Azathioprine (AZA) is used in the treatment of patients with refractory inflammatory bowel disease; however, its use is limited because of systemic toxicity associated with long-term use. Ileocecal delivery of AZA might be advantageous if local intestinal therapeutic effects could be provided with decreased systemic side effects. Decreased cecal systemic absorption would allow higher dosages of AZA to be administered. A two-phase study was performed to compare the systemic exposure of AZA and 6-mercaptopurine (6-MP) following administration of AZA into the stomach, jejunum, and cecum and to compare the systemic exposure to AZA and 6-MP following administration of three different dosages of AZA into the cecum. In phase I, six healthy male volunteers received three 50 mg sequential doses of AZA via an oral tube directly placed into the stomach, jejunum, and cecum, respectively. In phase II, six healthy male volunteers received three different dosages (50, 300, 600 mg of AZA) into the cecum. Plasma concentrations of AZA and 6-MP at various times were quantified and area under the plasma concentration-time curve (AUC) and mean residence time (MRT) were determined. No significant differences in the AUC of AZA were seen at the different sites. The AUC of 6-MP following administration of AZA into the jejunum (67.0 ± 30.1 ng × hr/ml) was higher compared to the stomach (39.9 ± 38.1 ng/hr/ml) and cecum (29.2 ± 10.9 ng × hr/ml). Jejunal absorption was 68% higher than absorption from the stomach and 129% higher than that of the cecum. Gastric absorption was 27% higher than that of the cecum. Increased dosages given into the cecum resulted in increased AUCs of AZA and 6-MP. The AUCs of AZA following 50, 300, and 600 mg dosages were 16.9 ± 7.4, 52.3 ± 67.2, and 132 ± 151 ng × hr/ml, respectively, and the AUCs of 6-MP were 22.2 ± 14.9, 63.4 ± 50.6, and 104 ± 115 ng × hr/ml, respectively. Systemic exposure to 6-MP is reduced following administration of AZA into the cecum, most likely secondary to reduced absorption of 6-MP from the colon. Higher dosages of AZA presented to the cecum do result in increased systemic absorption, but may still allow more drug to be administered with less toxicity than the same dose received orally.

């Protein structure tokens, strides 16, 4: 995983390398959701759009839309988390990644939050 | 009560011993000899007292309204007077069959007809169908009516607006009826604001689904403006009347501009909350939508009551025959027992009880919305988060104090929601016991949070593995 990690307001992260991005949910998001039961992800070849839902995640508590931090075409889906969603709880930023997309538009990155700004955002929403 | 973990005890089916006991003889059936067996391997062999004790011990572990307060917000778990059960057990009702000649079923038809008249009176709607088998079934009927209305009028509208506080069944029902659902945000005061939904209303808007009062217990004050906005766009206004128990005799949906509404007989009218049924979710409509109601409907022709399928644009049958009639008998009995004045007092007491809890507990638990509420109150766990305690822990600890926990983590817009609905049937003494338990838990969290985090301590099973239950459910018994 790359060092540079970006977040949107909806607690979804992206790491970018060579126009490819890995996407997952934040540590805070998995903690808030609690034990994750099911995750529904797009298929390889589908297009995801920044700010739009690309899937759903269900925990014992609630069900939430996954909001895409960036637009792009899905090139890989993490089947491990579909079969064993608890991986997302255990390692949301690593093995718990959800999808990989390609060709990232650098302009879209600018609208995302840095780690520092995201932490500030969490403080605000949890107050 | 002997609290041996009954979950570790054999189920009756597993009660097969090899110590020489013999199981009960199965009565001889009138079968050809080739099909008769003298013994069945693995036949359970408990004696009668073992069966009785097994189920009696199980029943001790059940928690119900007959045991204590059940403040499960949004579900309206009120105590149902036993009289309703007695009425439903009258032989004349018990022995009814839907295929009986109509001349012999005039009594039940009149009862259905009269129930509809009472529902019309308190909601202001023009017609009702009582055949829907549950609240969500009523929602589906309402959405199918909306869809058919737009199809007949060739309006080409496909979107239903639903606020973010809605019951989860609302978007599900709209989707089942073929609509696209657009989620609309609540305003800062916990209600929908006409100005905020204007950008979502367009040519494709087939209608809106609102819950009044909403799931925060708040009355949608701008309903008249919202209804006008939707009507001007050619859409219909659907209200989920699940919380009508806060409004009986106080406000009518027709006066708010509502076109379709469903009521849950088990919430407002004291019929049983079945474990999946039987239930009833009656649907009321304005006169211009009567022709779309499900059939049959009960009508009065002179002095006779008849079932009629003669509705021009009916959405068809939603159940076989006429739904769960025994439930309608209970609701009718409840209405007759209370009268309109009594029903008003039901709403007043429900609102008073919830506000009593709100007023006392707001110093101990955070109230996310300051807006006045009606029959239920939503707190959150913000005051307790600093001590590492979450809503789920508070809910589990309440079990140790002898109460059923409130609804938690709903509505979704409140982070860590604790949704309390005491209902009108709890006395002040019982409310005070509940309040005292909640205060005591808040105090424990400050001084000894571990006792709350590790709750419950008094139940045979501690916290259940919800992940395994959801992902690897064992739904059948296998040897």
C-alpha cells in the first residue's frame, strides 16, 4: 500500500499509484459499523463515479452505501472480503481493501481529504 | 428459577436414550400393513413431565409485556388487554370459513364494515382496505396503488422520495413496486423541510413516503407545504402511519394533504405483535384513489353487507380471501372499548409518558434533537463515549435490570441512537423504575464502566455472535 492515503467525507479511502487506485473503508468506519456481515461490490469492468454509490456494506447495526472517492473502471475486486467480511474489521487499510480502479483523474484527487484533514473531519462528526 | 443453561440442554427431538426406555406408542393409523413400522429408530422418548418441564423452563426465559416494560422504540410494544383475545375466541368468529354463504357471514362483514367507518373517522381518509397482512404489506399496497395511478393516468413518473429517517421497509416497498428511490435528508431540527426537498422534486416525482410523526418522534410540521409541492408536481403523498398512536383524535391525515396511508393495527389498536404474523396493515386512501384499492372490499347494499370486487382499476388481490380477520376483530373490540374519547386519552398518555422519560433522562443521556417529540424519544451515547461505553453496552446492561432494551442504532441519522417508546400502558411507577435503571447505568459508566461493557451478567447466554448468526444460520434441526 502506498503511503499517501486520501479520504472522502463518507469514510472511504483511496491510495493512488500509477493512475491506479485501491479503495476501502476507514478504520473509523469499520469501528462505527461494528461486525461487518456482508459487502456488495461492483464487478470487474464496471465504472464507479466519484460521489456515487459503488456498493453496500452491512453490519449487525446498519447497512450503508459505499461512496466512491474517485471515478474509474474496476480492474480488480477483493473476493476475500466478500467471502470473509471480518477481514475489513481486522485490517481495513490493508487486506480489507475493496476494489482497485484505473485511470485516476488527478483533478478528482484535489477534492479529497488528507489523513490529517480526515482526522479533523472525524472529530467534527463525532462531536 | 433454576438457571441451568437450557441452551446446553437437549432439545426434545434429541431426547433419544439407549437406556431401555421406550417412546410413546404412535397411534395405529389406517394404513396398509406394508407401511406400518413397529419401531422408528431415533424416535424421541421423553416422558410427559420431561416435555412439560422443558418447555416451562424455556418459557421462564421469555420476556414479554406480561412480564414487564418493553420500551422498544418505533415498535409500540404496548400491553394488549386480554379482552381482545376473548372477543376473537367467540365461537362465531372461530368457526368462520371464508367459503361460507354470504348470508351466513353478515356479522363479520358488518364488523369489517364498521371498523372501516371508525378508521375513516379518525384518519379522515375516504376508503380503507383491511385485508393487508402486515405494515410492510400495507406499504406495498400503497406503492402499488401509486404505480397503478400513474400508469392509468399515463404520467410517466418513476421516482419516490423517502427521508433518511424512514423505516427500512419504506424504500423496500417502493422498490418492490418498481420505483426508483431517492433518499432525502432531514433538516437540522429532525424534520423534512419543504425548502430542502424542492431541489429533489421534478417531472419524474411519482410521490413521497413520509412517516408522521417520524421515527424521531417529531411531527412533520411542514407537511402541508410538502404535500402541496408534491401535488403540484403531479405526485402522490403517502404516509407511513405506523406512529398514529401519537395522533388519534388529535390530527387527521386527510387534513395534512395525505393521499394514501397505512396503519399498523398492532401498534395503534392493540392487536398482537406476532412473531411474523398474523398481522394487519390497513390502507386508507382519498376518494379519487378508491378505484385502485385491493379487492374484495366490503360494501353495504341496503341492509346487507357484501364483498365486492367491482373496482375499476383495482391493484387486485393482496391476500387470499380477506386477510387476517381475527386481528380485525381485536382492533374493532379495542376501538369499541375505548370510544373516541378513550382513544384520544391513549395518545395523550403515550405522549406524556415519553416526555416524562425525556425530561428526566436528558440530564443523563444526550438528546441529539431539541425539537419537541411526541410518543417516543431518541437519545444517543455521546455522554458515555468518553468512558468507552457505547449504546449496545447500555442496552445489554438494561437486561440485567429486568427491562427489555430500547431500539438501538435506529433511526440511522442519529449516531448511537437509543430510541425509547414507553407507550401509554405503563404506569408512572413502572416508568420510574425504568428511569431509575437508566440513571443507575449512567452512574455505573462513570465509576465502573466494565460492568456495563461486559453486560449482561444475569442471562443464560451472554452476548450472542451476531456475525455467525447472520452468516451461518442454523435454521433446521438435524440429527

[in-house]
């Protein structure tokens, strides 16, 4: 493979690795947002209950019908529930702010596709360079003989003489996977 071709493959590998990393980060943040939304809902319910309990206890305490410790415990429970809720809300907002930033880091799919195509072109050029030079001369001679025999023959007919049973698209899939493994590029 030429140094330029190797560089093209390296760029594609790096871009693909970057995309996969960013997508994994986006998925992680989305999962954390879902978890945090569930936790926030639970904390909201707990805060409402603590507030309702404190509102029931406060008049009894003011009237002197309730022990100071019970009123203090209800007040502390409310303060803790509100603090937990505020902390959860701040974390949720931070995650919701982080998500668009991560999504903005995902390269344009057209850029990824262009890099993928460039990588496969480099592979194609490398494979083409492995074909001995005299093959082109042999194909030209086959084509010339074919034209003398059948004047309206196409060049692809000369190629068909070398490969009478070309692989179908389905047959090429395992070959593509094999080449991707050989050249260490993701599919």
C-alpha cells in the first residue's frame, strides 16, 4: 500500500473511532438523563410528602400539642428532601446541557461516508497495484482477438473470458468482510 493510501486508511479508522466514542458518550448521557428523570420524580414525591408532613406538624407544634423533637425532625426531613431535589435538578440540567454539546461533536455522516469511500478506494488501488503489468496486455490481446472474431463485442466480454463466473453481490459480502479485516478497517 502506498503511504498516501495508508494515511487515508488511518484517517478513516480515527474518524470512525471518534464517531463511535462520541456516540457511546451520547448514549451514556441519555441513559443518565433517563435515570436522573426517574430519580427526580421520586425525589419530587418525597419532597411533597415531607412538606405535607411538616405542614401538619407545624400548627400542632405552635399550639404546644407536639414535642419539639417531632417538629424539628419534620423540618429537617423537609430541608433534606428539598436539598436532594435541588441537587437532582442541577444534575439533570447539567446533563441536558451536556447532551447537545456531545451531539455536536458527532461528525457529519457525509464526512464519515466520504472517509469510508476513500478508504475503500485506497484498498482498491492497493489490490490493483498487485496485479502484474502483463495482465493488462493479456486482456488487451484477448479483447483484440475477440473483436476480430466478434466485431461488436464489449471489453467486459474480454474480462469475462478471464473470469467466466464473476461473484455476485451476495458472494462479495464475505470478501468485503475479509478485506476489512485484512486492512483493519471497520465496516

“The final publication is available at Springer via http://dx.doi.org/10.1023/A:1005573229786”.
Available at: http://works.bepress.com/jane_gervasio/14/